Culture & Traditions

Cultures and Traditions takes a look at how people interact with each other. This might be through sub-cultures, relationships, fads or religion and spirituality.

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The Second Coming Has Been 'Imminent' for 2,000 Years

Many Christians believe Jesus Christ will return to Earth to judge and rule it; they refer to it as the Second Coming. For centuries people have hoped it would happen in their lifetimes. So when — if ever — will it take place?

Paganism Is the Oldest, Newest Religion

Originally, 'Pagan' was a putdown for the country folk who continued to worship the old Roman gods, rather than embracing Christianity. Today, paganism is having a resurgence but with a modern twist.

The Immigrant Paradox: Why Acculturation Should Not Mean Assimilation

Studies have shown that for immigrants, assimilation into the new culture can be bad for your health, family relationships and educational attainment. Why's that, and how do you acculturate without assimilating?

The Late Ram Dass, Renowned Spiritual Leader, Lives on Through His Teachings

By the time Richard Alpert died in 2019, he was better known as Baba Ram Dass and had become a spiritual teacher, psychedelic research pioneer, best-selling author and New Age guru to millions of followers.

Before Halloween, There Was Samhain

This centuries-old Pagan holiday isn't necessarily scary. But those who celebrate are honoring the dead, believing their spirits have easy access to the world of the living during Samhain.

All 'Aboot' Canadian Holidays

Canadian Thanksgiving is on Oct. 12 this year. How does it differ from the American version? And what other Canadian holidays do we need to get up to speed on?

Goodbye Columbus — Hello Indigenous Peoples Day

More states are replacing Columbus Day with Indigenous Peoples Day. What's prompted the switch and how you do celebrate it?

What Rumi, the World's Most Popular Poet, Wants to Teach Us, 800 Years Later 

Born in 1207 as Jalāl ad-Dīn Muhammad Rūmī, the Sufi mystic and Persian poet wrote a staggering amount of verse, and is still beloved and widely influential to this day.

What's the Meaning Behind the Latin Phrase 'Caveat Emptor'?

The Latin language may be dead, but this phrase, which originated 2,000 years ago, is still used in legal and financial docs. So what does it mean?

How Many Butts in a Buttload?

If you've ever expressed the charming idea that you have a buttload of something – a buttload of laundry to do, a buttload of tacos to eat – you may have wondered what the measure of a buttload actually is and where the phrase came from.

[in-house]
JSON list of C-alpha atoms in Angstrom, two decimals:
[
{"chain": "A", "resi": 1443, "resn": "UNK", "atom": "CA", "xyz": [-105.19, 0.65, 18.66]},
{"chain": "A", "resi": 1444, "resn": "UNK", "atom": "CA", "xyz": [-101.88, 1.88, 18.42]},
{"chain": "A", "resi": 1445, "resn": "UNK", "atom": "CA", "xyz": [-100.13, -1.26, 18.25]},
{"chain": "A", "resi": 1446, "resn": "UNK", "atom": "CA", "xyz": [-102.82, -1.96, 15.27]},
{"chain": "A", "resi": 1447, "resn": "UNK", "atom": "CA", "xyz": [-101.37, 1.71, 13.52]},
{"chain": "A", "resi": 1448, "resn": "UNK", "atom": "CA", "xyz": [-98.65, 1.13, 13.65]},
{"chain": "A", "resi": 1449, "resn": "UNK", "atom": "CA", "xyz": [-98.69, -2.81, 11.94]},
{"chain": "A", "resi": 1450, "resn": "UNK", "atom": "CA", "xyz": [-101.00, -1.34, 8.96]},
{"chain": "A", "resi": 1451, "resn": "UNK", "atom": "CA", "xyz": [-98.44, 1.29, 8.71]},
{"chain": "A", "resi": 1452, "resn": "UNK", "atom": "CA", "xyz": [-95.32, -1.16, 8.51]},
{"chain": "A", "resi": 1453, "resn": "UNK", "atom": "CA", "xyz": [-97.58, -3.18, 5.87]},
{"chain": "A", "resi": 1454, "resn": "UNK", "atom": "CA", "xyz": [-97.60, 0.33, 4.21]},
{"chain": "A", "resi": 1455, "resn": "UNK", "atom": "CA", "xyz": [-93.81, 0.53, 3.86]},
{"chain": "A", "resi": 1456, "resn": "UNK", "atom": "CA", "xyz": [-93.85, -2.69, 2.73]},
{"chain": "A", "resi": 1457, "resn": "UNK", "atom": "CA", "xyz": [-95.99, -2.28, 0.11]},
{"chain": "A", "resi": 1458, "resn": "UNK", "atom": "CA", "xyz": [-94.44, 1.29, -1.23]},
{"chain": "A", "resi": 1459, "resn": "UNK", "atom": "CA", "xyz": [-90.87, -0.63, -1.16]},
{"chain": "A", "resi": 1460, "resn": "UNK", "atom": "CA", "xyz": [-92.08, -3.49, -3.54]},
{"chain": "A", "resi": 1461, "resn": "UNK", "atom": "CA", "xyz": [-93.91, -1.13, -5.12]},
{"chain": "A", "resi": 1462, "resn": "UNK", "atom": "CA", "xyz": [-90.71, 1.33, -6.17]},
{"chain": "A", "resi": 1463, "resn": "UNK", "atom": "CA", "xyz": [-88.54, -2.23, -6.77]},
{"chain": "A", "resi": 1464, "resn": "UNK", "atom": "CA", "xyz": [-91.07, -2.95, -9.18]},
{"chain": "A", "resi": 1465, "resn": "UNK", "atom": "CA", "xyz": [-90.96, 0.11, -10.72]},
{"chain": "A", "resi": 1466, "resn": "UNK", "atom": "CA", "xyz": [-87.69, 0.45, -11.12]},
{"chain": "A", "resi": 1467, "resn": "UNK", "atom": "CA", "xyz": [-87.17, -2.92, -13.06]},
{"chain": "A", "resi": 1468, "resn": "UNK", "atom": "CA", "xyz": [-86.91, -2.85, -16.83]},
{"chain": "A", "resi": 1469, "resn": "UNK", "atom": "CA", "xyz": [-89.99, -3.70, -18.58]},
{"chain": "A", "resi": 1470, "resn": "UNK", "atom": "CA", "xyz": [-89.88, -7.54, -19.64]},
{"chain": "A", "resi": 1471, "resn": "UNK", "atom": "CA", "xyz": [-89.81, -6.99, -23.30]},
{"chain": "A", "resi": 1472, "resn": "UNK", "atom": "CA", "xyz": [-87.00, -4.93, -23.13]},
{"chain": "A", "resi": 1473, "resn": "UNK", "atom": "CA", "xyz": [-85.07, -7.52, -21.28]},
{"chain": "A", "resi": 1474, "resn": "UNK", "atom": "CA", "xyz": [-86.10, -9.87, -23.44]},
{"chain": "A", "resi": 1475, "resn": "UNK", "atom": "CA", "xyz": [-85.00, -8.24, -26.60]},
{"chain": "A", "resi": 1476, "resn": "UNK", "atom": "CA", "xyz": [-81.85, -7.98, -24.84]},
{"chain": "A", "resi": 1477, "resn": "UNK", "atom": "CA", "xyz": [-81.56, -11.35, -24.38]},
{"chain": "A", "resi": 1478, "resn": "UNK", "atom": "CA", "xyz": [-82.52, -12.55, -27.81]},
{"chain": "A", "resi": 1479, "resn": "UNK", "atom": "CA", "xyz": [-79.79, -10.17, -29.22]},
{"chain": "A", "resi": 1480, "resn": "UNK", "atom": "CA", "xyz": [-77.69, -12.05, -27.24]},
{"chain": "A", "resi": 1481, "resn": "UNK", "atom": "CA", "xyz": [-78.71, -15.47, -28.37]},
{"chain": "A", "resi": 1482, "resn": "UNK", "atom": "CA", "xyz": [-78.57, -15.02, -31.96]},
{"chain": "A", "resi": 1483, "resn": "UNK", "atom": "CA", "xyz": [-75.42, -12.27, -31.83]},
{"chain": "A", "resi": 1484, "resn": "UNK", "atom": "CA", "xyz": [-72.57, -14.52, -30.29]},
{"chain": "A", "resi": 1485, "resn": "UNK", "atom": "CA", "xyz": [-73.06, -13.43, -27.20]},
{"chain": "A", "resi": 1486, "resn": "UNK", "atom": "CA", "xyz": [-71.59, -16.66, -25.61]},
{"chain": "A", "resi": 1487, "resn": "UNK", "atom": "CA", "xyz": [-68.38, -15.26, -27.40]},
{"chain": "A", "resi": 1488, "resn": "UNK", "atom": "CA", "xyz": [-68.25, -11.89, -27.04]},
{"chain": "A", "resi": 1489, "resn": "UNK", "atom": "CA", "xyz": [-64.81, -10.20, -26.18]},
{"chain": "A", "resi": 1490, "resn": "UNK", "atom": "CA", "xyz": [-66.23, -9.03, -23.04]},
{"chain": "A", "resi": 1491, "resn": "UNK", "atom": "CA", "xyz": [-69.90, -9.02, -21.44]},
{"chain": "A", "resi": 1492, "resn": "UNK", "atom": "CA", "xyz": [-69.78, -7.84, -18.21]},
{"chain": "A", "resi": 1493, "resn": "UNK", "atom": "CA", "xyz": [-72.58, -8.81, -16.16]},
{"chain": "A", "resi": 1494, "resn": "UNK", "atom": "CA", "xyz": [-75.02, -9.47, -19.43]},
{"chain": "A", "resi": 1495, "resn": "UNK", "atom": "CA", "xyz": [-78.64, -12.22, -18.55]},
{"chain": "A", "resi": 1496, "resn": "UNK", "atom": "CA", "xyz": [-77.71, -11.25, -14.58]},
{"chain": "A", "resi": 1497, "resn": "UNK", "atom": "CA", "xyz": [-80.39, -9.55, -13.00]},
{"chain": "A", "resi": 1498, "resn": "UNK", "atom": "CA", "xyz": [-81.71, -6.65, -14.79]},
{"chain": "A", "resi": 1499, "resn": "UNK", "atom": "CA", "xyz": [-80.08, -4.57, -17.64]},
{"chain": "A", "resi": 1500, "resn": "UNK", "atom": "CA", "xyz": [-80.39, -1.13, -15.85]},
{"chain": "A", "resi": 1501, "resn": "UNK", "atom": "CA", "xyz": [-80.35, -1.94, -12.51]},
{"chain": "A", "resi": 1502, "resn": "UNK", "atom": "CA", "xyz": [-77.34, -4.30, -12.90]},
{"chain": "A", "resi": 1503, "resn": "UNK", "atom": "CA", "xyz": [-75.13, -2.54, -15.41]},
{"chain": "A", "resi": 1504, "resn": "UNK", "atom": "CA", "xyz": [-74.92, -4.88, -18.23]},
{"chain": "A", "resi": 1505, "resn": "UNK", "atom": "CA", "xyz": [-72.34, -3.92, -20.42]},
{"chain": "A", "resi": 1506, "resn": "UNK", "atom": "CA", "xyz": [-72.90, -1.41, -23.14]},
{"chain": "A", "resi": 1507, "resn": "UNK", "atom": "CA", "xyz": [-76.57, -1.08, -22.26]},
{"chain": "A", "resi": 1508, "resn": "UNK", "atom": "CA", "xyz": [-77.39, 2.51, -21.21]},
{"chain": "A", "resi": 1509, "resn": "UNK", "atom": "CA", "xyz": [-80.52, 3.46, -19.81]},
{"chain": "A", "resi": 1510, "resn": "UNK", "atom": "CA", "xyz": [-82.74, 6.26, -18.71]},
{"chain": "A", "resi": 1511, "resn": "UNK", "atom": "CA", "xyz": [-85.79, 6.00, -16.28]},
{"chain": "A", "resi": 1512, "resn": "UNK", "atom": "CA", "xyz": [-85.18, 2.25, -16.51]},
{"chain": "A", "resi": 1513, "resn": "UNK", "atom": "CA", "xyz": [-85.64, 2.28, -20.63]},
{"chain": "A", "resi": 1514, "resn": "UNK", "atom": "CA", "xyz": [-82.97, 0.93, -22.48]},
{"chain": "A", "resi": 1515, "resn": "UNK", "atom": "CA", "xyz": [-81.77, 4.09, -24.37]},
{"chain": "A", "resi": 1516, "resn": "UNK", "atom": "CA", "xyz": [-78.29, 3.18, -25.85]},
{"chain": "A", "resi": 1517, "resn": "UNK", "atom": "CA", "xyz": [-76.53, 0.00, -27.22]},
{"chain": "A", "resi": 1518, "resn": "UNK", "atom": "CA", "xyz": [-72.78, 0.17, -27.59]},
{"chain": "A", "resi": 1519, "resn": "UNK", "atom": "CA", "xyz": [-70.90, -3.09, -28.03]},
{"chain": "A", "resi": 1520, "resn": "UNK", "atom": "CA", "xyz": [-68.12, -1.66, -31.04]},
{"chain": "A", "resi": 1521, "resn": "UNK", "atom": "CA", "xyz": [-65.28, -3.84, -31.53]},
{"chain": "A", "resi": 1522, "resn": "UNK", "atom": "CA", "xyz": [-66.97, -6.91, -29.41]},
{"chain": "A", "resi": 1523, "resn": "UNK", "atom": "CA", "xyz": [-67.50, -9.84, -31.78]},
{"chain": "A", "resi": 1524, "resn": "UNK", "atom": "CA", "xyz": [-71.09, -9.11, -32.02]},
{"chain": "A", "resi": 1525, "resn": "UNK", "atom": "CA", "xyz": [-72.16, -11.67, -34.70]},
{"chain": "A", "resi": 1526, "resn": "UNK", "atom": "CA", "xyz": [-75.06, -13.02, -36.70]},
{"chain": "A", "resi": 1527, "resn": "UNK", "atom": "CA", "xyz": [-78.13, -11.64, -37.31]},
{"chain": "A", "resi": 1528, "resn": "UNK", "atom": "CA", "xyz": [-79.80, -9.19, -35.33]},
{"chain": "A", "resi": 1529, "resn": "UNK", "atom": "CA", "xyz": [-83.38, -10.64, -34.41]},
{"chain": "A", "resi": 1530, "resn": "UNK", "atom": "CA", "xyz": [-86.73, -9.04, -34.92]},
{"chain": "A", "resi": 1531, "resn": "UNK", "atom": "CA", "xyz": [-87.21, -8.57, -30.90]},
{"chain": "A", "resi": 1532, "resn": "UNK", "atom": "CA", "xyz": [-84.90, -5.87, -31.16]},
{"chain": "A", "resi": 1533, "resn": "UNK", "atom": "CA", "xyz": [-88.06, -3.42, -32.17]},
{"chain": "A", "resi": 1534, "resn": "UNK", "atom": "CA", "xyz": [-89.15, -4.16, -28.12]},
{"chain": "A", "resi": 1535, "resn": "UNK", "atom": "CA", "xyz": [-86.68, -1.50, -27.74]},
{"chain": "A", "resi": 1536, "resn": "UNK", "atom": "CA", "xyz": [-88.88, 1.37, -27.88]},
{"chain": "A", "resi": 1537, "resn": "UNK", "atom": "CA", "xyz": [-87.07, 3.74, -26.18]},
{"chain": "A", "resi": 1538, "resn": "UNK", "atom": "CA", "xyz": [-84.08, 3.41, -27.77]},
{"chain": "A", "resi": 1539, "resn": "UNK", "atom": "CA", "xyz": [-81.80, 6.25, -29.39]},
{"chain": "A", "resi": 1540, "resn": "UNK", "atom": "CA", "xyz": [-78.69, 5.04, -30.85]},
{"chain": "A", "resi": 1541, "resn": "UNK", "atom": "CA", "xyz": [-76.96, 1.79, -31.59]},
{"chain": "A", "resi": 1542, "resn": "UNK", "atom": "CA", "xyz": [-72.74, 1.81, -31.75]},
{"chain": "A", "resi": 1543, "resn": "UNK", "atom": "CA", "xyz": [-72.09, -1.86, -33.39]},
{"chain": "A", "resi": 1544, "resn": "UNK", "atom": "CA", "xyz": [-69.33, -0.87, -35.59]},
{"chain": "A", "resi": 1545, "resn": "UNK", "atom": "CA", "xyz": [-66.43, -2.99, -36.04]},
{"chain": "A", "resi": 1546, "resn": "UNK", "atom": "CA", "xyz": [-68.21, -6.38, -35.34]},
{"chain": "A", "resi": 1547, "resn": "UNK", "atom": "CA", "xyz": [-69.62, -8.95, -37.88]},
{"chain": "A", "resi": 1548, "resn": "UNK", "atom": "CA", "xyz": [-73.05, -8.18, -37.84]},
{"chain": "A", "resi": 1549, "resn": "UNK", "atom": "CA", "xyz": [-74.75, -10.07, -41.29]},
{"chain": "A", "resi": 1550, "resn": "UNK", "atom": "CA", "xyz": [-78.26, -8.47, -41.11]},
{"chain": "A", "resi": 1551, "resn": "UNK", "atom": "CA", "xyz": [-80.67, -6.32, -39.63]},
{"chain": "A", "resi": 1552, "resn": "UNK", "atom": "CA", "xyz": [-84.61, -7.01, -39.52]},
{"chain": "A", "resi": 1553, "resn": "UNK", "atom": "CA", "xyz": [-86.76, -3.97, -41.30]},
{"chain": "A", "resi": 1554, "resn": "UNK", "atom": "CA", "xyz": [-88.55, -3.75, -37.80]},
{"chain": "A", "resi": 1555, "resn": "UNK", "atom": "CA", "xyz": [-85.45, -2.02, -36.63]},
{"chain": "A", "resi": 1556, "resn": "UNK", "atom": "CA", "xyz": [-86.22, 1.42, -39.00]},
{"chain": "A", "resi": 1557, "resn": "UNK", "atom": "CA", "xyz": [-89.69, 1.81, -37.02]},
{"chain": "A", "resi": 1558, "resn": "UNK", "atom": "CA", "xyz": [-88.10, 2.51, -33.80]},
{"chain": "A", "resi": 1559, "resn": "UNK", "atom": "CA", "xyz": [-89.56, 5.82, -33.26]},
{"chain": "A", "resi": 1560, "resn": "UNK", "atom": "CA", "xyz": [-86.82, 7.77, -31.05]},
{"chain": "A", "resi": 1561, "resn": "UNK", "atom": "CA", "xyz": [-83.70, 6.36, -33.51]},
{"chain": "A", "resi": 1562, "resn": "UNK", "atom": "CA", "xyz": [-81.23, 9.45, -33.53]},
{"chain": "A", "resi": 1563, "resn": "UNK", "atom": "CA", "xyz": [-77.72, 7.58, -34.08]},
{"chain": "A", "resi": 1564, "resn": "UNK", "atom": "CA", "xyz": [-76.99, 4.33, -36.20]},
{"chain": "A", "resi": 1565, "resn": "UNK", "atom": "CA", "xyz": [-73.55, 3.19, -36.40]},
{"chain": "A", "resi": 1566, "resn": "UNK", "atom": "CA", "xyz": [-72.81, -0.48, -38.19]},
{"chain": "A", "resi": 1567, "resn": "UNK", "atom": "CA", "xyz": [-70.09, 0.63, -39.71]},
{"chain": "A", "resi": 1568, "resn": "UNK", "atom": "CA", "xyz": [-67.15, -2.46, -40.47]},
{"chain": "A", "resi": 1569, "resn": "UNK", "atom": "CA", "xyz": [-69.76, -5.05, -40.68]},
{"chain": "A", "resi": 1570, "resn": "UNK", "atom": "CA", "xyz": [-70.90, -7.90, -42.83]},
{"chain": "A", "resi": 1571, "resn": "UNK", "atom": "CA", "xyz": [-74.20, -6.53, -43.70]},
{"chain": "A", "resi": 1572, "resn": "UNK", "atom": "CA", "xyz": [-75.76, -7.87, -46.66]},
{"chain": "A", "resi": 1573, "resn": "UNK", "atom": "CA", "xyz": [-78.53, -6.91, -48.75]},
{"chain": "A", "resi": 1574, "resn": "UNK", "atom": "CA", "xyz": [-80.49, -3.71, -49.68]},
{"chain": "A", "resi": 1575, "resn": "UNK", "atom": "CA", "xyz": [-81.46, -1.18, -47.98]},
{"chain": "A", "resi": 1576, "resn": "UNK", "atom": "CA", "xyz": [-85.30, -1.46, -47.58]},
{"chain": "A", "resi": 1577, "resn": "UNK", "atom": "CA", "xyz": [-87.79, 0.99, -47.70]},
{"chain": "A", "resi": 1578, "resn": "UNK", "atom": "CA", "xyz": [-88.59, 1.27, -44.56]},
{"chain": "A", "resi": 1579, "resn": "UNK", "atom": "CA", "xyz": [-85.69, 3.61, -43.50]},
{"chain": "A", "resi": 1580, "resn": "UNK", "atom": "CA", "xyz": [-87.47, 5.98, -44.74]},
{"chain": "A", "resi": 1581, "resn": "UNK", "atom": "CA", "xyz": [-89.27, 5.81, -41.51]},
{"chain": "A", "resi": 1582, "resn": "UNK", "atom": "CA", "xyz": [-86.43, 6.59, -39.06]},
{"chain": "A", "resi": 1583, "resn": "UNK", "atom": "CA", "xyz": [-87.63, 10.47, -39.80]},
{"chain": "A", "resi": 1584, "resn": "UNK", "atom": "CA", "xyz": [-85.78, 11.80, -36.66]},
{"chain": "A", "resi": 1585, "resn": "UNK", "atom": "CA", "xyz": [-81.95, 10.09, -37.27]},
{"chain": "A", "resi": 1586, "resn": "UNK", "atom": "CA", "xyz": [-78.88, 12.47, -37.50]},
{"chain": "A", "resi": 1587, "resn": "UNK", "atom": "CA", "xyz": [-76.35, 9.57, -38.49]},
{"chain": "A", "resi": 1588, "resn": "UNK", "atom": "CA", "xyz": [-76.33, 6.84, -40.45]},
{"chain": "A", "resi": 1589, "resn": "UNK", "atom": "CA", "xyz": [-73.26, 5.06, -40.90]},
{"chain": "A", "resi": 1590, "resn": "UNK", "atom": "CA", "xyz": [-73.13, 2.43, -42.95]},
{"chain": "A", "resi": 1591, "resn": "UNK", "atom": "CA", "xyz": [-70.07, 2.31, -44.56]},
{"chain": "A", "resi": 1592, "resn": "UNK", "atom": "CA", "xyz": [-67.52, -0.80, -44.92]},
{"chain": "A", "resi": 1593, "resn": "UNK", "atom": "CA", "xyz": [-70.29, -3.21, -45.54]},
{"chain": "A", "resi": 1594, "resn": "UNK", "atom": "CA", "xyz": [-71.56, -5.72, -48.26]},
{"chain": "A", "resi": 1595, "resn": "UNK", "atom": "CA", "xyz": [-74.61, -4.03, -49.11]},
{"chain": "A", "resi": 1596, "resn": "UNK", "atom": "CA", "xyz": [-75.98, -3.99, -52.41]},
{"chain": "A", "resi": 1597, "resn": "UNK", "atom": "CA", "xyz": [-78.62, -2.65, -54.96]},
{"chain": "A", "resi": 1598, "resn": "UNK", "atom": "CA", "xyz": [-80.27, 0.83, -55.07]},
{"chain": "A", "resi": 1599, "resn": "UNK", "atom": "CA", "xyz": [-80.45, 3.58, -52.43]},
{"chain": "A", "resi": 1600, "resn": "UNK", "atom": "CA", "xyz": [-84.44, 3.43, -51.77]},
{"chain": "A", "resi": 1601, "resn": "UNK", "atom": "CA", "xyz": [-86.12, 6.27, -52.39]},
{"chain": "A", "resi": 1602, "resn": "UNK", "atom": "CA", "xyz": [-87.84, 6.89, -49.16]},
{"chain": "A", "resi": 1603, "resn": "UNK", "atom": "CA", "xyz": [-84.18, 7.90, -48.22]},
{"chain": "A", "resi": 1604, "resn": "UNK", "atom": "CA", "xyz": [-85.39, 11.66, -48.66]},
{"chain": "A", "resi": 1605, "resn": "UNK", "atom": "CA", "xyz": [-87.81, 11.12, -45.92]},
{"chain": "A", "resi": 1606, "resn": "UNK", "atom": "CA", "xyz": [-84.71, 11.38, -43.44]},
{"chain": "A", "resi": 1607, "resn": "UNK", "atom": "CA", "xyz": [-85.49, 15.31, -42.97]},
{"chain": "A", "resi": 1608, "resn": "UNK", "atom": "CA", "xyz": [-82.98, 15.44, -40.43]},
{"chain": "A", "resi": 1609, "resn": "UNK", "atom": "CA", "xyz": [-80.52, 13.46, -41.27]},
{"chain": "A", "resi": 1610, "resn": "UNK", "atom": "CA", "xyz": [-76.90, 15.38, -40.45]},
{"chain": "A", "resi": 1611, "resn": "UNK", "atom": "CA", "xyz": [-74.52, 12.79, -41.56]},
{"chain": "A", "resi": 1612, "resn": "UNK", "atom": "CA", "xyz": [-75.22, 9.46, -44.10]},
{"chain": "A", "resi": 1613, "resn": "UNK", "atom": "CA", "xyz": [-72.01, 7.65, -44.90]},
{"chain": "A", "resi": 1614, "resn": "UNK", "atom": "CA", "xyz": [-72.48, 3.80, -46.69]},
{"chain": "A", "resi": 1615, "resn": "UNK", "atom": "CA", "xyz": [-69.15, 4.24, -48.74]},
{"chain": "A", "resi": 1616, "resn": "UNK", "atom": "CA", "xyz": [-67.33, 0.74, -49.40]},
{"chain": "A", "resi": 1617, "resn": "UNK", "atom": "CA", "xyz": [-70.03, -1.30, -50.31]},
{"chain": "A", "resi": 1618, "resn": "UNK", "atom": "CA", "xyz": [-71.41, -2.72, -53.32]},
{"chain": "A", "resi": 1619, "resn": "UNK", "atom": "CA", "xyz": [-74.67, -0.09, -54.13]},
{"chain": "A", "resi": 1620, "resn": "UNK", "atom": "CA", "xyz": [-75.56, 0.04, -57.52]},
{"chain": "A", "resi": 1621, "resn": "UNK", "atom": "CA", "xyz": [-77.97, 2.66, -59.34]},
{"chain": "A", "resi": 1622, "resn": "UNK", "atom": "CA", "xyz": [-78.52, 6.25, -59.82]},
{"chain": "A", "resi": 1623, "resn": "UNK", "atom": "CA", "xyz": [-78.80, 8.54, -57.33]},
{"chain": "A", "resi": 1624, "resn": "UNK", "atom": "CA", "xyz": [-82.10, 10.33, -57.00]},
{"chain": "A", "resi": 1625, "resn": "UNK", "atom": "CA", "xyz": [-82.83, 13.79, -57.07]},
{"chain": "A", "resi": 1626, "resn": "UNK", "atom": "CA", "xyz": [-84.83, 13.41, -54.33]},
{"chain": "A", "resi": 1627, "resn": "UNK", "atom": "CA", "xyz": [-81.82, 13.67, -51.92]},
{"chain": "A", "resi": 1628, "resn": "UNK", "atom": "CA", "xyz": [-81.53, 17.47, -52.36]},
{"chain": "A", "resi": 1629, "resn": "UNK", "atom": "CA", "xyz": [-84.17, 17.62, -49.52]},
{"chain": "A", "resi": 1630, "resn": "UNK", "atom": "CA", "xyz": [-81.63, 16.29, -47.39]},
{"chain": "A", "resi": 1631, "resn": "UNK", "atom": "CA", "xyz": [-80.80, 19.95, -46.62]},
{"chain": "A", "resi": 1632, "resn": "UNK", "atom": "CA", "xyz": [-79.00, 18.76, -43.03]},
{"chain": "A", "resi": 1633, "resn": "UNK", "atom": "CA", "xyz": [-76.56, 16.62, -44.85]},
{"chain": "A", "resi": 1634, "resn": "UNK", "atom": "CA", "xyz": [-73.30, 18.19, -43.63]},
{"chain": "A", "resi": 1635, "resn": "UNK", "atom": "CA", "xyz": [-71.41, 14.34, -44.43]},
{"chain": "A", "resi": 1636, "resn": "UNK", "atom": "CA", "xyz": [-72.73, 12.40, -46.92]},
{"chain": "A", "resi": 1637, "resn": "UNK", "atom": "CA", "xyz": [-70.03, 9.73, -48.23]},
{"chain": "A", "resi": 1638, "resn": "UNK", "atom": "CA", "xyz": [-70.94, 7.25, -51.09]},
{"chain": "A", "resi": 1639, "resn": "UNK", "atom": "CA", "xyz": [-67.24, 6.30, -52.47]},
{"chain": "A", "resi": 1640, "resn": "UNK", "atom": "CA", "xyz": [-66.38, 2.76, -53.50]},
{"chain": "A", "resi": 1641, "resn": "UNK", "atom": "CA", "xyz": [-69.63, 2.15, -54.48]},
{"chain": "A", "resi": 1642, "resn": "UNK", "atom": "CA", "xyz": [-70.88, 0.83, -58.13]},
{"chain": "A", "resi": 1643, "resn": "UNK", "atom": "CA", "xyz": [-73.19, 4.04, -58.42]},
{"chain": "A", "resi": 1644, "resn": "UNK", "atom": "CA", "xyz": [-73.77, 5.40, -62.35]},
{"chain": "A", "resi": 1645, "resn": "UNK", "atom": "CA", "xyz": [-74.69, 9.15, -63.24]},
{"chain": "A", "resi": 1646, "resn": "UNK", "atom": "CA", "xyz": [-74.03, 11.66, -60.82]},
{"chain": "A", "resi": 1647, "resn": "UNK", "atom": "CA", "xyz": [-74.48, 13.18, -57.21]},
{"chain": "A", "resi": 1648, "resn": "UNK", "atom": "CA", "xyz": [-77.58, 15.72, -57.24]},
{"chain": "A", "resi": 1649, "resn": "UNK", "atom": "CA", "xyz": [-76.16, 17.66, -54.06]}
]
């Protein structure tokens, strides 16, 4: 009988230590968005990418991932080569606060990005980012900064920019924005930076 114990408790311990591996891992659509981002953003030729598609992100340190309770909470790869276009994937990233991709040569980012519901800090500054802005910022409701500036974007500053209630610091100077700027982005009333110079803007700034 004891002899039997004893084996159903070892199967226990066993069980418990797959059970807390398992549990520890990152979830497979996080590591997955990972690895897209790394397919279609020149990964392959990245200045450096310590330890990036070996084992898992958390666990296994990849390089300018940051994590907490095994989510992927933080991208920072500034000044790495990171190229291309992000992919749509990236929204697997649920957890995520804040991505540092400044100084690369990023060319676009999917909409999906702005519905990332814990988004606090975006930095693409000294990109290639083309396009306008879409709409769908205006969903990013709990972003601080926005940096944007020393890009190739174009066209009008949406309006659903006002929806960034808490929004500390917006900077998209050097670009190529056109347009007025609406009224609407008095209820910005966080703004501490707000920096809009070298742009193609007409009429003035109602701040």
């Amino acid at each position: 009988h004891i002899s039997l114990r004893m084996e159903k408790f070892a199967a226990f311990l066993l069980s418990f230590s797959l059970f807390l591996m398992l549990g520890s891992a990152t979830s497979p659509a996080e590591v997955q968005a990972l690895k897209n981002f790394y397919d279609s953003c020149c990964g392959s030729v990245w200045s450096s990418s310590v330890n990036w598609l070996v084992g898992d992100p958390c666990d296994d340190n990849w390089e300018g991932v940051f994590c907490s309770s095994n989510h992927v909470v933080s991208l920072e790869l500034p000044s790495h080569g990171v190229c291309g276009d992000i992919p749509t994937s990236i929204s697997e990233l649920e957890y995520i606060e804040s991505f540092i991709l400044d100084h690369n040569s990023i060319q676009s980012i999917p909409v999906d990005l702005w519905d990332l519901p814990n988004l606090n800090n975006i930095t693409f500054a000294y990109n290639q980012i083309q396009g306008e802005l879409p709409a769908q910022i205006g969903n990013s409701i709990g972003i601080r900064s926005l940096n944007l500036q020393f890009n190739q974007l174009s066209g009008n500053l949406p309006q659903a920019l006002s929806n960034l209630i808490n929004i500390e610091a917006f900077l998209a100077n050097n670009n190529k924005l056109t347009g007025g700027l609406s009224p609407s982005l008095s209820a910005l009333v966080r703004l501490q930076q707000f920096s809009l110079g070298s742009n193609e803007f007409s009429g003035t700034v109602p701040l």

Why Do We Say We're 'In a Pickle'?

Ever found yourself in a pickle and wondered, "Hey, why the heck do we call it a pickle?" Let's see if we can swim through the brine and find out.

The Phrase 'Riding Shotgun' Came Way After the West Was Won

The phrase (which means to ride in the front passenger seat of the car) seems like it might have come about during the Wild West. But it actually took a detour through Hollywood.

What Does Latinx Mean Anyway?

The term Latinx has emerged recently as a gender-neutral alternative to Latino and Latina, but not everyone is on board. In fact most Hispanics haven't even heard it before.

Beyond the Oats Box: 9 Facts About Quakers

The most famous Quaker (the one on the oats box) is not even a real person. And this religious group, best known for its pacifism, has had much success in a sweeter area of food: chocolate!

The Germans Have a Word for the Slow Days of Late Summer: Sommerloch

You know that time in summer when everything slows down and not much is going on? The German word sommerloch neatly sums it up. But where did it come from?

Celebratory Yard Signs Are Having a Major Moment

Thanks to COVID-19, big celebrations are canceled. So it's no surprise people aren't saying 'Happy Birthday' with a simple card, but with a huge yard sign instead.

Red Roses or Yellow? Every Flower Has a Secret Meaning

Floriography — the association of flowers with special virtues and sentiments — has been a practice from antiquity to the present day.

Who Is Karen and Why Is She So Mad?

The name Karen has somehow become the universal term for the angry, white woman. But when and how did that happen?

How Did Lefties Become Known as 'Southpaws'?

From the worlds of politics, professional baseball and old-time boxing came a term still in use today to describe someone who has a left-handed predilection.

Bastille Day: The French Holiday Celebrating Peace and Revolution

The July 14 holiday celebrated by the French is way more complicated than the term "Bastille Day" might suggest.

Why Do We Say, 'Close, But No Cigar'?

You didn't ask for a cigar. Maybe you don't even like them. So why is someone abruptly denying you one?

The Angel of Death Has One Job, and He Does It Well

In TV shows and movies, sometimes an angel of death appears to tell some unfortunate soul their time on Earth is over. But where did this idea come from? And what if you tell the angel, "I'm not ready?"

What Does It Mean to 'Take It With a Grain of Salt'?

'Take it with a grain of salt' means to be skeptical about something. But where does the phrase come from?

How to Talk to Your Friends About Race and Remain Friends

Why do conversations about race get so awkward? And what are some ways to keep them friendly and productive?